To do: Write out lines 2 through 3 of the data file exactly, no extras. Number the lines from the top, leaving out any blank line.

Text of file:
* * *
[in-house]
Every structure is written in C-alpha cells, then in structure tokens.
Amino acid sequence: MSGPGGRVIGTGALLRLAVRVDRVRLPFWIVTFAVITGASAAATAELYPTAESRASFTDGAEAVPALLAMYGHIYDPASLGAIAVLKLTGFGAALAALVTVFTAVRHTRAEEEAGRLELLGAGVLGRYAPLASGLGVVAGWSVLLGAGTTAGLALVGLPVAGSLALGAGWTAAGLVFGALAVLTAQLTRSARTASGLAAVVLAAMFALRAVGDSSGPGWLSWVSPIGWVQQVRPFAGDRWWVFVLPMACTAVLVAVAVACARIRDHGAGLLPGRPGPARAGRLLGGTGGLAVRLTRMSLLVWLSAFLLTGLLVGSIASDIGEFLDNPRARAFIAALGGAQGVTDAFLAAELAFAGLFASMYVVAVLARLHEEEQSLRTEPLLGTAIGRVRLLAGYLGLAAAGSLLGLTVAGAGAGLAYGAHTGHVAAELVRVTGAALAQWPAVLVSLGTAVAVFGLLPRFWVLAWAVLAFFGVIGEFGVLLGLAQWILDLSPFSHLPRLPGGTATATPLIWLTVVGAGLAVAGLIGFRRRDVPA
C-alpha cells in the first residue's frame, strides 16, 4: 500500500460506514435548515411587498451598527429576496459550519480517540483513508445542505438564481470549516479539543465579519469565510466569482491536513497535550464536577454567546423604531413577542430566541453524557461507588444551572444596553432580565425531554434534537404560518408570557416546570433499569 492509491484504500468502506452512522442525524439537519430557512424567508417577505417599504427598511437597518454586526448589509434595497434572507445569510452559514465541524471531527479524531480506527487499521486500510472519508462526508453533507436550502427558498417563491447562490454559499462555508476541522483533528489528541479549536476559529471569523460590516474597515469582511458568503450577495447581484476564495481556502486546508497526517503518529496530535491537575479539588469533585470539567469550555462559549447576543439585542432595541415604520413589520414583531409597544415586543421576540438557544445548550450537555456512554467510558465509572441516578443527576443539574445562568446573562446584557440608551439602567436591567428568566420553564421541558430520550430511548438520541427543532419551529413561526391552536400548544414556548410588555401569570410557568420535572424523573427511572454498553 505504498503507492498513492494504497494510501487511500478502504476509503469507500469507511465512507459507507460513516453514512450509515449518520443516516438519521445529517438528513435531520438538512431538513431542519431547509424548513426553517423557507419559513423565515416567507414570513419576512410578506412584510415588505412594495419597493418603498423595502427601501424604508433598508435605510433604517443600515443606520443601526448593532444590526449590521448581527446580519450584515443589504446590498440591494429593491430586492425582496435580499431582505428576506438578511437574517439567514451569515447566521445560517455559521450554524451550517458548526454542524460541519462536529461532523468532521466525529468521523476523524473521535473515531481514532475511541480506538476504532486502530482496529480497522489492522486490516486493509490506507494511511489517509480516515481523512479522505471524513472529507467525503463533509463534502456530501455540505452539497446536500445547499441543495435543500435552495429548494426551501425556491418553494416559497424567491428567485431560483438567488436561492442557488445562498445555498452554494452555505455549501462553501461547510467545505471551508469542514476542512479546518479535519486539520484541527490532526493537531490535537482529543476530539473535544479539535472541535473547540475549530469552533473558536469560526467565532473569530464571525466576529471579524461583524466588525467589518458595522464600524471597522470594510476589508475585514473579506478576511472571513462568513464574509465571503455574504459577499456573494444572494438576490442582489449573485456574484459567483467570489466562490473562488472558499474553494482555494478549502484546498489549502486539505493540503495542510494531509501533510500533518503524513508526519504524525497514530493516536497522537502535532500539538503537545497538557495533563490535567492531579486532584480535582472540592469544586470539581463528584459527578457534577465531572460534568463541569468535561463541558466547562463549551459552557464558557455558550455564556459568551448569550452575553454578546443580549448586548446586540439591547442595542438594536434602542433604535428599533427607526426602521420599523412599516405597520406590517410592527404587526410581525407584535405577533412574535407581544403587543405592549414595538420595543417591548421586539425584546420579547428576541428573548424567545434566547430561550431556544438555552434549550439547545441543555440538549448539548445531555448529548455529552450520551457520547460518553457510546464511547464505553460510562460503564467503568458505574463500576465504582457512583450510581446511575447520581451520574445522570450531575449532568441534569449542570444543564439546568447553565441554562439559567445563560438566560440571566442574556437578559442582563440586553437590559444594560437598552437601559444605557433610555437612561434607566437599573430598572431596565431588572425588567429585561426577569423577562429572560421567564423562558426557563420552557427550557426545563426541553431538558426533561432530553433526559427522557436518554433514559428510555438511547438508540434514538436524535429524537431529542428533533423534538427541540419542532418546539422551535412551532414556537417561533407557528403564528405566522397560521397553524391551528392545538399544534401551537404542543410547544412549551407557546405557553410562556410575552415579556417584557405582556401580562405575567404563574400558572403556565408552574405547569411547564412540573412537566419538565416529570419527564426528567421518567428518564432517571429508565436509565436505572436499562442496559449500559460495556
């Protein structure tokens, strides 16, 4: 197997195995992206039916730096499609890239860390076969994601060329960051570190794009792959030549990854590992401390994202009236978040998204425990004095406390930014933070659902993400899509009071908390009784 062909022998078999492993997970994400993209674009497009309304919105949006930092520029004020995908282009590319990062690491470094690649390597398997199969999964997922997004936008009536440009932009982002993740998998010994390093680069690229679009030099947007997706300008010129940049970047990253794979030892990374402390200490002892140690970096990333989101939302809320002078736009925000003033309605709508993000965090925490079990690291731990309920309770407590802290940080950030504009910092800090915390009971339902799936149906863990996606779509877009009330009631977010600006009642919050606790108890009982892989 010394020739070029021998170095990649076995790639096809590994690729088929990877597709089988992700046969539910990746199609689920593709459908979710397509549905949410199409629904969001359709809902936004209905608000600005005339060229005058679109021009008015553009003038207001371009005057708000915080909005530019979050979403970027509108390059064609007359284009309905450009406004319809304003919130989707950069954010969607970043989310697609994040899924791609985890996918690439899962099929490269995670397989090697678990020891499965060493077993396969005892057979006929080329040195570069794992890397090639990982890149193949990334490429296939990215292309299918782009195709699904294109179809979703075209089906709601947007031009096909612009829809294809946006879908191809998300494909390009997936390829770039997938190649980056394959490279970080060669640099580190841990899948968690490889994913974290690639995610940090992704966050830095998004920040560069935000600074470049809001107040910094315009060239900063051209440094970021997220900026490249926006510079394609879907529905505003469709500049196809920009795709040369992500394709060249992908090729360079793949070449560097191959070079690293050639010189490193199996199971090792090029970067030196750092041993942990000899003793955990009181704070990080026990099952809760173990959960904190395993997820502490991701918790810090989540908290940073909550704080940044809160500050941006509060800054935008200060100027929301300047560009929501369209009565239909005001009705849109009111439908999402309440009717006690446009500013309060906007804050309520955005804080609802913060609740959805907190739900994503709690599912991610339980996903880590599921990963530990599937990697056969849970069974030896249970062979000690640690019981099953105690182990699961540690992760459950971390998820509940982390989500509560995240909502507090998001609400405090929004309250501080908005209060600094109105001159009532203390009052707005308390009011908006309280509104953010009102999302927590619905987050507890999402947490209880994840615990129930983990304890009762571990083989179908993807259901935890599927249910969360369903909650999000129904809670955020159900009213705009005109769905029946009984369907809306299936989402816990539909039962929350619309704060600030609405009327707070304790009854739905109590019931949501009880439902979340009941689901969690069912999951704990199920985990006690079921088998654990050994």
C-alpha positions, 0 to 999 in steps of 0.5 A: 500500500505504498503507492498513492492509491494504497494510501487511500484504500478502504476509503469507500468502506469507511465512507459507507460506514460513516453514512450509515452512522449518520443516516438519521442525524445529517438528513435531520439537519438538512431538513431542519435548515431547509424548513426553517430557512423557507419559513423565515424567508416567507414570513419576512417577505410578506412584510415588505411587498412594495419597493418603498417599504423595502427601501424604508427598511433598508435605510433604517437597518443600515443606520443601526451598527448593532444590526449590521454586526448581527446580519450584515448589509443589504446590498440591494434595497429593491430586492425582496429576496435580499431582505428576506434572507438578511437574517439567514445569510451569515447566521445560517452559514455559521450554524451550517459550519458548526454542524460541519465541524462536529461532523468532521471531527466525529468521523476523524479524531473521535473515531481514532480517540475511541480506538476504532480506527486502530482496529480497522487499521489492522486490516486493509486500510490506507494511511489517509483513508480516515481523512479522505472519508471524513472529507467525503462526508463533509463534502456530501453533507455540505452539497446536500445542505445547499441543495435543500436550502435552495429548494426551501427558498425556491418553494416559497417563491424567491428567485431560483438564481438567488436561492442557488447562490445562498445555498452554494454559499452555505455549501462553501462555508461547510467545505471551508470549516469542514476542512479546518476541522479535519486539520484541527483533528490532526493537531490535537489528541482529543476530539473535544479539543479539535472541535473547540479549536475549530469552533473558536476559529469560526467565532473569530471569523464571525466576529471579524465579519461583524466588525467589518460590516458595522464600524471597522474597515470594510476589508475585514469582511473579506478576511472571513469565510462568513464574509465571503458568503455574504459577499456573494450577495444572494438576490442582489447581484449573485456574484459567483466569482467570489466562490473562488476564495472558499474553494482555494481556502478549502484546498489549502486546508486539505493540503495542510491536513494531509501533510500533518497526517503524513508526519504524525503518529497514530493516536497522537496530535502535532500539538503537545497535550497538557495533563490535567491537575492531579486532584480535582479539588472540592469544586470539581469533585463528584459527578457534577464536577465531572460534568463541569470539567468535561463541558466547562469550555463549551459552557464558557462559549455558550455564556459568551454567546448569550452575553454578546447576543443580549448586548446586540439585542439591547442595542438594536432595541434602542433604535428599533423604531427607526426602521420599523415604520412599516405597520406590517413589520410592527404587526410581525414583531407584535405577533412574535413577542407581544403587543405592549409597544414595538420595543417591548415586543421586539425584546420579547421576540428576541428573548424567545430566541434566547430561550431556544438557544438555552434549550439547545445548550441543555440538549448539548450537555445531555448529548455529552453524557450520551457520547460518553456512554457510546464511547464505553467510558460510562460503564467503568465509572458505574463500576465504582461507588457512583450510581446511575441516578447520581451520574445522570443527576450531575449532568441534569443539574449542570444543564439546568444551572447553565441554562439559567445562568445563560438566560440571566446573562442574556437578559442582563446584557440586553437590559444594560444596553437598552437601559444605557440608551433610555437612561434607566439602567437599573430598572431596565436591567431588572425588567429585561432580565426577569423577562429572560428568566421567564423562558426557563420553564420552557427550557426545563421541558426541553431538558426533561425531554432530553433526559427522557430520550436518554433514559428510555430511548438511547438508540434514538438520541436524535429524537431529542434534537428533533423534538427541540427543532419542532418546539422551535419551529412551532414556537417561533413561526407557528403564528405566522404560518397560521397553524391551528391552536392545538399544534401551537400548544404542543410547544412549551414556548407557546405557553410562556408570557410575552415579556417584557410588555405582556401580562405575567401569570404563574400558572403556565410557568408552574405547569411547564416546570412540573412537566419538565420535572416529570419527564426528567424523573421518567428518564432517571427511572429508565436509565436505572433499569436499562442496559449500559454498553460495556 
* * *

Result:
Every structure is written in C-alpha cells, then in structure tokens.
Amino acid sequence: MSGPGGRVIGTGALLRLAVRVDRVRLPFWIVTFAVITGASAAATAELYPTAESRASFTDGAEAVPALLAMYGHIYDPASLGAIAVLKLTGFGAALAALVTVFTAVRHTRAEEEAGRLELLGAGVLGRYAPLASGLGVVAGWSVLLGAGTTAGLALVGLPVAGSLALGAGWTAAGLVFGALAVLTAQLTRSARTASGLAAVVLAAMFALRAVGDSSGPGWLSWVSPIGWVQQVRPFAGDRWWVFVLPMACTAVLVAVAVACARIRDHGAGLLPGRPGPARAGRLLGGTGGLAVRLTRMSLLVWLSAFLLTGLLVGSIASDIGEFLDNPRARAFIAALGGAQGVTDAFLAAELAFAGLFASMYVVAVLARLHEEEQSLRTEPLLGTAIGRVRLLAGYLGLAAAGSLLGLTVAGAGAGLAYGAHTGHVAAELVRVTGAALAQWPAVLVSLGTAVAVFGLLPRFWVLAWAVLAFFGVIGEFGVLLGLAQWILDLSPFSHLPRLPGGTATATPLIWLTVVGAGLAVAGLIGFRRRDVPA